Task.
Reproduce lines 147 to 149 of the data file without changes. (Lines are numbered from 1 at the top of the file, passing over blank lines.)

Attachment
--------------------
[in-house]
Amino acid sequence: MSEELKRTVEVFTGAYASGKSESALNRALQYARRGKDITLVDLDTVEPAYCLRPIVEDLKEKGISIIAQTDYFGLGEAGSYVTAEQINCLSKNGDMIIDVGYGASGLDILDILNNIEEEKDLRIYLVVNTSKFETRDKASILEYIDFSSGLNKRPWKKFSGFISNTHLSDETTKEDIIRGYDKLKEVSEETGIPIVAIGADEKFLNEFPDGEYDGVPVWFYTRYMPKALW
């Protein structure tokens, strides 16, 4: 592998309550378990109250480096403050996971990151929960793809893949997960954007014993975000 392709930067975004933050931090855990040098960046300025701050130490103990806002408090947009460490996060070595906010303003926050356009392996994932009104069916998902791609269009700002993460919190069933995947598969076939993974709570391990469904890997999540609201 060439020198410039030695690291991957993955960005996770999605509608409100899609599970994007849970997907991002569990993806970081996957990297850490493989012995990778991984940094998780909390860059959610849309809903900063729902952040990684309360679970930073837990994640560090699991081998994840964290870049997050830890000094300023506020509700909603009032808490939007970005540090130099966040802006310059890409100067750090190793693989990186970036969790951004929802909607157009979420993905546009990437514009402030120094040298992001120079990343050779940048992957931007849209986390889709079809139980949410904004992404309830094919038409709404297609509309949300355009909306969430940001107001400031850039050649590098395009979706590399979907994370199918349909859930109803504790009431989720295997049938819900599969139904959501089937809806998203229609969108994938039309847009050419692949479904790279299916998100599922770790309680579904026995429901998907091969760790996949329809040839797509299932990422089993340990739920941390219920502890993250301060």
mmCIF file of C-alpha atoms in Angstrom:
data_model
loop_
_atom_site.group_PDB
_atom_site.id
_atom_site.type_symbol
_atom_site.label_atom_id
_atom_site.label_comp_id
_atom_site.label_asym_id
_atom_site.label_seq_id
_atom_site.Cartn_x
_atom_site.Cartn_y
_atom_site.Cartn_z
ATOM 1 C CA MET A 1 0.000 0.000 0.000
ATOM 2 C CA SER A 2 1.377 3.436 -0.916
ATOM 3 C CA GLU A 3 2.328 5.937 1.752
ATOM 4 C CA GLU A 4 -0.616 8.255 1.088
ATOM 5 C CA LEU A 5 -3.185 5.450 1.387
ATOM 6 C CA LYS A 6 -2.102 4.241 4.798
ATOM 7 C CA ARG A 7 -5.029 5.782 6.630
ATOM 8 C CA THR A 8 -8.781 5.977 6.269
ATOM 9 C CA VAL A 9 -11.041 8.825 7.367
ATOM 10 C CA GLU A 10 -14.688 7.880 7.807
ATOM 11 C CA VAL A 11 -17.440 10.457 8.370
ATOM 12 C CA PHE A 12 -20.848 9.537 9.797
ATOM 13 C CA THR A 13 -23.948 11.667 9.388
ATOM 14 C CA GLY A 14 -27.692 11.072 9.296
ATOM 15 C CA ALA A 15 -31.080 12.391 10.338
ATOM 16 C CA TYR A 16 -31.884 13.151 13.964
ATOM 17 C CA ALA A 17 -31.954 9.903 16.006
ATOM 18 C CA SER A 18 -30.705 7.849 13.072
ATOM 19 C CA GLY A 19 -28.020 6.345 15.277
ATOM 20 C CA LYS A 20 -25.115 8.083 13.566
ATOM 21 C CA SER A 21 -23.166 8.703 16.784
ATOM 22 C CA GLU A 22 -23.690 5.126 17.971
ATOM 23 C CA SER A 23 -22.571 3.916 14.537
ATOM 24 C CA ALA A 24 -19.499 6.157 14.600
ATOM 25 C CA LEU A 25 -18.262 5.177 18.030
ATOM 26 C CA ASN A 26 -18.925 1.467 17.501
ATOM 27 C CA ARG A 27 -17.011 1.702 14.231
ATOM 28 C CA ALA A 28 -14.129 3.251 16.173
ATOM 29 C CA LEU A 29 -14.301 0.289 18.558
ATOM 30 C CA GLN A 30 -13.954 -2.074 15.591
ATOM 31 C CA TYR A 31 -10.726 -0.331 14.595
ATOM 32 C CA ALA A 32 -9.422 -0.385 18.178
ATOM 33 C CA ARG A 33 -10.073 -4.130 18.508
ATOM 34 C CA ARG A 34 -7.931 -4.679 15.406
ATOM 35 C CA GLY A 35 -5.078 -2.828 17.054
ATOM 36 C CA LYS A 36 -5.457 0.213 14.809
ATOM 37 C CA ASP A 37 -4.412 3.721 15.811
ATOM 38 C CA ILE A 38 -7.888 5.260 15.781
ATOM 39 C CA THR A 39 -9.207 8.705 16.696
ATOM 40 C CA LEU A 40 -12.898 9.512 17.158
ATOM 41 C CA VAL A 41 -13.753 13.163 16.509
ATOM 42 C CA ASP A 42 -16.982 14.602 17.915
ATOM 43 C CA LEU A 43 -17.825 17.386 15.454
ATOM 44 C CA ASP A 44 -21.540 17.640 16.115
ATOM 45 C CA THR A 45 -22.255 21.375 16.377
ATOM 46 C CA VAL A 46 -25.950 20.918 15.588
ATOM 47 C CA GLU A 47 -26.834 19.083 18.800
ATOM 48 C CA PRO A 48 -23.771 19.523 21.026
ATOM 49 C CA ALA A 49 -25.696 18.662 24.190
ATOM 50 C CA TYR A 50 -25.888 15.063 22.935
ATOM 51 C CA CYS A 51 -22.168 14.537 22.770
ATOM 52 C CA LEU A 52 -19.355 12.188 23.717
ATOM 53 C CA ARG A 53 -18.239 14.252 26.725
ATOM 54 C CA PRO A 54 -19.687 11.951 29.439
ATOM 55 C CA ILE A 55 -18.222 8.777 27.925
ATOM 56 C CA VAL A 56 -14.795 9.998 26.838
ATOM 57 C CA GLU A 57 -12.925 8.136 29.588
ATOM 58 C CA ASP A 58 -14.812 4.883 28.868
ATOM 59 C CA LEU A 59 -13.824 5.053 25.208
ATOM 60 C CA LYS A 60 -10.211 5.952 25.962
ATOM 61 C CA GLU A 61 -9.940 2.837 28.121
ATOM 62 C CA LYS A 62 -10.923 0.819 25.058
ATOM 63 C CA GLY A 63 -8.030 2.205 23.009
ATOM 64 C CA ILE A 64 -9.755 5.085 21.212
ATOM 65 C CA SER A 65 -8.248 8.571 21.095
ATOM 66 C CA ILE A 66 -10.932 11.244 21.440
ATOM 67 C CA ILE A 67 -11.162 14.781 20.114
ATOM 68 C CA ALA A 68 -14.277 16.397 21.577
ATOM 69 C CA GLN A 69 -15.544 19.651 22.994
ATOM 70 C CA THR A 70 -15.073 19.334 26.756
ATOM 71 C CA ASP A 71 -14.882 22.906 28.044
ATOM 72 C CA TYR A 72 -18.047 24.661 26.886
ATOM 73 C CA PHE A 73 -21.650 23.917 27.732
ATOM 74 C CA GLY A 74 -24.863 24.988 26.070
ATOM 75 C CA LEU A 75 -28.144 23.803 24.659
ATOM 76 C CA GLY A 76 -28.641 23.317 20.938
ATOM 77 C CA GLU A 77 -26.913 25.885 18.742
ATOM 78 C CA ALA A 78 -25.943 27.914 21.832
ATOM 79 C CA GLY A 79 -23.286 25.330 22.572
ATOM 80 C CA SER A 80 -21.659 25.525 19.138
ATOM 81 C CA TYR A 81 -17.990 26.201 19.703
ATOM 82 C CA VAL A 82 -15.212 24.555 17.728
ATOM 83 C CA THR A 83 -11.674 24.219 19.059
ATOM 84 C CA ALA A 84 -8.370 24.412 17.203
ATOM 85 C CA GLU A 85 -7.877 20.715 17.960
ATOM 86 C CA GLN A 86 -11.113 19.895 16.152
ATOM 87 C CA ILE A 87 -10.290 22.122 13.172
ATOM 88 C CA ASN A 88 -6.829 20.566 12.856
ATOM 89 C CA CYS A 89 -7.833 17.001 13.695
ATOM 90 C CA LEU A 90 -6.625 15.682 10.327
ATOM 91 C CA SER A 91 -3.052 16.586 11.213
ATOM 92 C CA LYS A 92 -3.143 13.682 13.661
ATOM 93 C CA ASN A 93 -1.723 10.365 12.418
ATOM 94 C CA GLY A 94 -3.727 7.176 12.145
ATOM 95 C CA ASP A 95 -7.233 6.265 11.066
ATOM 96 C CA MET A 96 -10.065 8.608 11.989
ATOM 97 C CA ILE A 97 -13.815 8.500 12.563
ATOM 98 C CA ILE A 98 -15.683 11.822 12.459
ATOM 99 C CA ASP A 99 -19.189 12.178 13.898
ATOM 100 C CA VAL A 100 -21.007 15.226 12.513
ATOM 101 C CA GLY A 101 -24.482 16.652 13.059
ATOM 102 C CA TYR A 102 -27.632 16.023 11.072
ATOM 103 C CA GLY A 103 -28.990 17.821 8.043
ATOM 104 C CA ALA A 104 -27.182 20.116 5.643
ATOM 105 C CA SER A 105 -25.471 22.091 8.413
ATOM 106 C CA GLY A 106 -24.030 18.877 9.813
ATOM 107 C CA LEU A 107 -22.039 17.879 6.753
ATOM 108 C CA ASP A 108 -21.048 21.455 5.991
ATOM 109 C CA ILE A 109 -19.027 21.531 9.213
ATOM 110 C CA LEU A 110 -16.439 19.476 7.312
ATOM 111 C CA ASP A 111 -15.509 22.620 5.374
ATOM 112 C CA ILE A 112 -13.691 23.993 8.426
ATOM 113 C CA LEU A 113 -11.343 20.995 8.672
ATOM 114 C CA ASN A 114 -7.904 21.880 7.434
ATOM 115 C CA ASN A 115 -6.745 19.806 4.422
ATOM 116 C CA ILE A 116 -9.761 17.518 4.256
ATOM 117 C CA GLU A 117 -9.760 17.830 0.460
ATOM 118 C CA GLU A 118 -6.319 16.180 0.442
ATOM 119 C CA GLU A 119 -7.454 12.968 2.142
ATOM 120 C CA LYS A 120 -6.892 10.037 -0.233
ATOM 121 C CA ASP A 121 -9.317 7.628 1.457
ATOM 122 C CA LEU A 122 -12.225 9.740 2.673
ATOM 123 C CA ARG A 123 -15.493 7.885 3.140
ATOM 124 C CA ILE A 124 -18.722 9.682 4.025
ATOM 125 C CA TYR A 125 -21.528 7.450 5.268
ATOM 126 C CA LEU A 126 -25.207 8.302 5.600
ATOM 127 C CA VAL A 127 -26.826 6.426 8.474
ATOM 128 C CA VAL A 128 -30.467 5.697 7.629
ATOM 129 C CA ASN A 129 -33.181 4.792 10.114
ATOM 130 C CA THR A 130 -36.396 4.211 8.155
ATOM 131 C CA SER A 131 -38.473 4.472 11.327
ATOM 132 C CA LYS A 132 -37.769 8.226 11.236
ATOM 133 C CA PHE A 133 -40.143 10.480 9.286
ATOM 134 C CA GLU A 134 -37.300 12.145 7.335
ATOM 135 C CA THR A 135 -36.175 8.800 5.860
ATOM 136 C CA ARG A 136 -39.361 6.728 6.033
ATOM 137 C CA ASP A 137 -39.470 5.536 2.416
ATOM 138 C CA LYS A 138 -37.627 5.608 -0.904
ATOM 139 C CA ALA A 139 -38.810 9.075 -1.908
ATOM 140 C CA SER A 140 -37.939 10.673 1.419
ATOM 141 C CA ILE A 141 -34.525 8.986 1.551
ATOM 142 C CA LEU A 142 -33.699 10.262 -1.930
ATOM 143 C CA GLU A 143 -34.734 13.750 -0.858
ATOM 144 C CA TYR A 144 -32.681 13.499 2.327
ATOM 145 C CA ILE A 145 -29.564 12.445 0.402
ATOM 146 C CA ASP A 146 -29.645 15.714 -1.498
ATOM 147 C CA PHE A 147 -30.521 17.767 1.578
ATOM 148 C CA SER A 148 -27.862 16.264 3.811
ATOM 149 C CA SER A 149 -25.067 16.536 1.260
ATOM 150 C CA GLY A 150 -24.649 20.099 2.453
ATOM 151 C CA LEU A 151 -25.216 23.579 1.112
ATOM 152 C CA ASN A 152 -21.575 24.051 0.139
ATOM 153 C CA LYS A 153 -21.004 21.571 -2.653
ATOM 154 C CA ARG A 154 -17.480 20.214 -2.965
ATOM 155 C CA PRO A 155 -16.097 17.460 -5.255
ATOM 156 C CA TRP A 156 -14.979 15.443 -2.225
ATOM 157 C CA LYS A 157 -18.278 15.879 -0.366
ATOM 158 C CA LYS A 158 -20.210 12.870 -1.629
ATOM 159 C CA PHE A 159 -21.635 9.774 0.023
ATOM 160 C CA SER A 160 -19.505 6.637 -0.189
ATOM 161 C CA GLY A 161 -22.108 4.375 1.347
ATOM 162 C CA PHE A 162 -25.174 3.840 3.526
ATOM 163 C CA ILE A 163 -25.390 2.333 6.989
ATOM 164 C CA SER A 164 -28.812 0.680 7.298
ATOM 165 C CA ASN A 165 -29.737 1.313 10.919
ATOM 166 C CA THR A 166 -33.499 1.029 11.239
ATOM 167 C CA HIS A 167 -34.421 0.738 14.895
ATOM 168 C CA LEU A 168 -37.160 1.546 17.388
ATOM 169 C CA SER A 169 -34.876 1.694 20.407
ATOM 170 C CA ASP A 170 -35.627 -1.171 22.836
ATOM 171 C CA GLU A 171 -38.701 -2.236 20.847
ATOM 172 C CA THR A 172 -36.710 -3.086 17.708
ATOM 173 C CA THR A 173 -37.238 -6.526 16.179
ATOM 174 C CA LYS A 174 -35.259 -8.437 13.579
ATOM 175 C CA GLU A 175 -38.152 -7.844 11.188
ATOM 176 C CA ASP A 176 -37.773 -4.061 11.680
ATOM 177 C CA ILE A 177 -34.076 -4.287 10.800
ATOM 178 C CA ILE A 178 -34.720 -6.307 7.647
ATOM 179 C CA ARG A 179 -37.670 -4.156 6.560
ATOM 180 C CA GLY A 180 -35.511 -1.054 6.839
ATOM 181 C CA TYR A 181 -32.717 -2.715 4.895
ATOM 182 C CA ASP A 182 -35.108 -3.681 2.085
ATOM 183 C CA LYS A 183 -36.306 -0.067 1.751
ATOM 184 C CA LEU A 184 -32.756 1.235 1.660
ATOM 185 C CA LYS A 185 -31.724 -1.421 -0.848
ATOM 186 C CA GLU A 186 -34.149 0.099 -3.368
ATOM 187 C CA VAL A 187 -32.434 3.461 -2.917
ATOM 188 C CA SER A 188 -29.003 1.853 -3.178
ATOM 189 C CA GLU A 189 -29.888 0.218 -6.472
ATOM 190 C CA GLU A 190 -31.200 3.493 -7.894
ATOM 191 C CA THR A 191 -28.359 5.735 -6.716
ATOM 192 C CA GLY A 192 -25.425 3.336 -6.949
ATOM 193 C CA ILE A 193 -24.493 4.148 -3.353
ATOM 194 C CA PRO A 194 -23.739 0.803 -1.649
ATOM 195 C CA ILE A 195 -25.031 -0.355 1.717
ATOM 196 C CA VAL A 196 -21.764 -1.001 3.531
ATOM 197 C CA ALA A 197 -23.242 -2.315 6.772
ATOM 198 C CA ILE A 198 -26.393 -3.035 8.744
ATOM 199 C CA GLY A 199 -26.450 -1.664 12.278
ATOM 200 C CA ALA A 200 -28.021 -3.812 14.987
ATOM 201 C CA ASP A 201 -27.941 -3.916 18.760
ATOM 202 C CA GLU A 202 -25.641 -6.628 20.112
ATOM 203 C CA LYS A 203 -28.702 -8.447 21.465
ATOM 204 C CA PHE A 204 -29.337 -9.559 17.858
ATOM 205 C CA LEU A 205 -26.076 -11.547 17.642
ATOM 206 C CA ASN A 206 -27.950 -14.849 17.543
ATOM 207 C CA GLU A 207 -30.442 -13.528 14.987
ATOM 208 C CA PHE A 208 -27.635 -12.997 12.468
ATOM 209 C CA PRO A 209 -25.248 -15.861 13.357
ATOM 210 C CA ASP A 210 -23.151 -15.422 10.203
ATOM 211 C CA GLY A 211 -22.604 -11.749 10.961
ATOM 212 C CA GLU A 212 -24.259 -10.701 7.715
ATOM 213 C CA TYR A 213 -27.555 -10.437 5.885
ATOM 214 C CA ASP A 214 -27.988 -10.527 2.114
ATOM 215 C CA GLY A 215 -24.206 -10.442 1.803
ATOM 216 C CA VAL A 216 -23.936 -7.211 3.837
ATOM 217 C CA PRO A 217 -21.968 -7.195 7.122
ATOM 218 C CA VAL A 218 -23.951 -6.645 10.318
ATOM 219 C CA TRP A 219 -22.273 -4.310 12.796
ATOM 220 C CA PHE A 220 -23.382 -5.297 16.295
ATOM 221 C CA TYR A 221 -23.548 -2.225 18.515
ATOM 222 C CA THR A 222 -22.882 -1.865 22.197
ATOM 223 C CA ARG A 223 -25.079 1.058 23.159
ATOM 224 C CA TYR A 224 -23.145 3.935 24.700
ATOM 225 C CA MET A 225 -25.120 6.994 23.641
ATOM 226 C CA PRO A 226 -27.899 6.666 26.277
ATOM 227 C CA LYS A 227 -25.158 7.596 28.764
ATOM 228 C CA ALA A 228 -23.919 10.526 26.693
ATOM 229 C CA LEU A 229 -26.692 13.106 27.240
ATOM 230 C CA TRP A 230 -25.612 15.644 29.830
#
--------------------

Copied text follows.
ATOM 131 C CA SER A 131 -38.473 4.472 11.327
ATOM 132 C CA LYS A 132 -37.769 8.226 11.236
ATOM 133 C CA PHE A 133 -40.143 10.480 9.286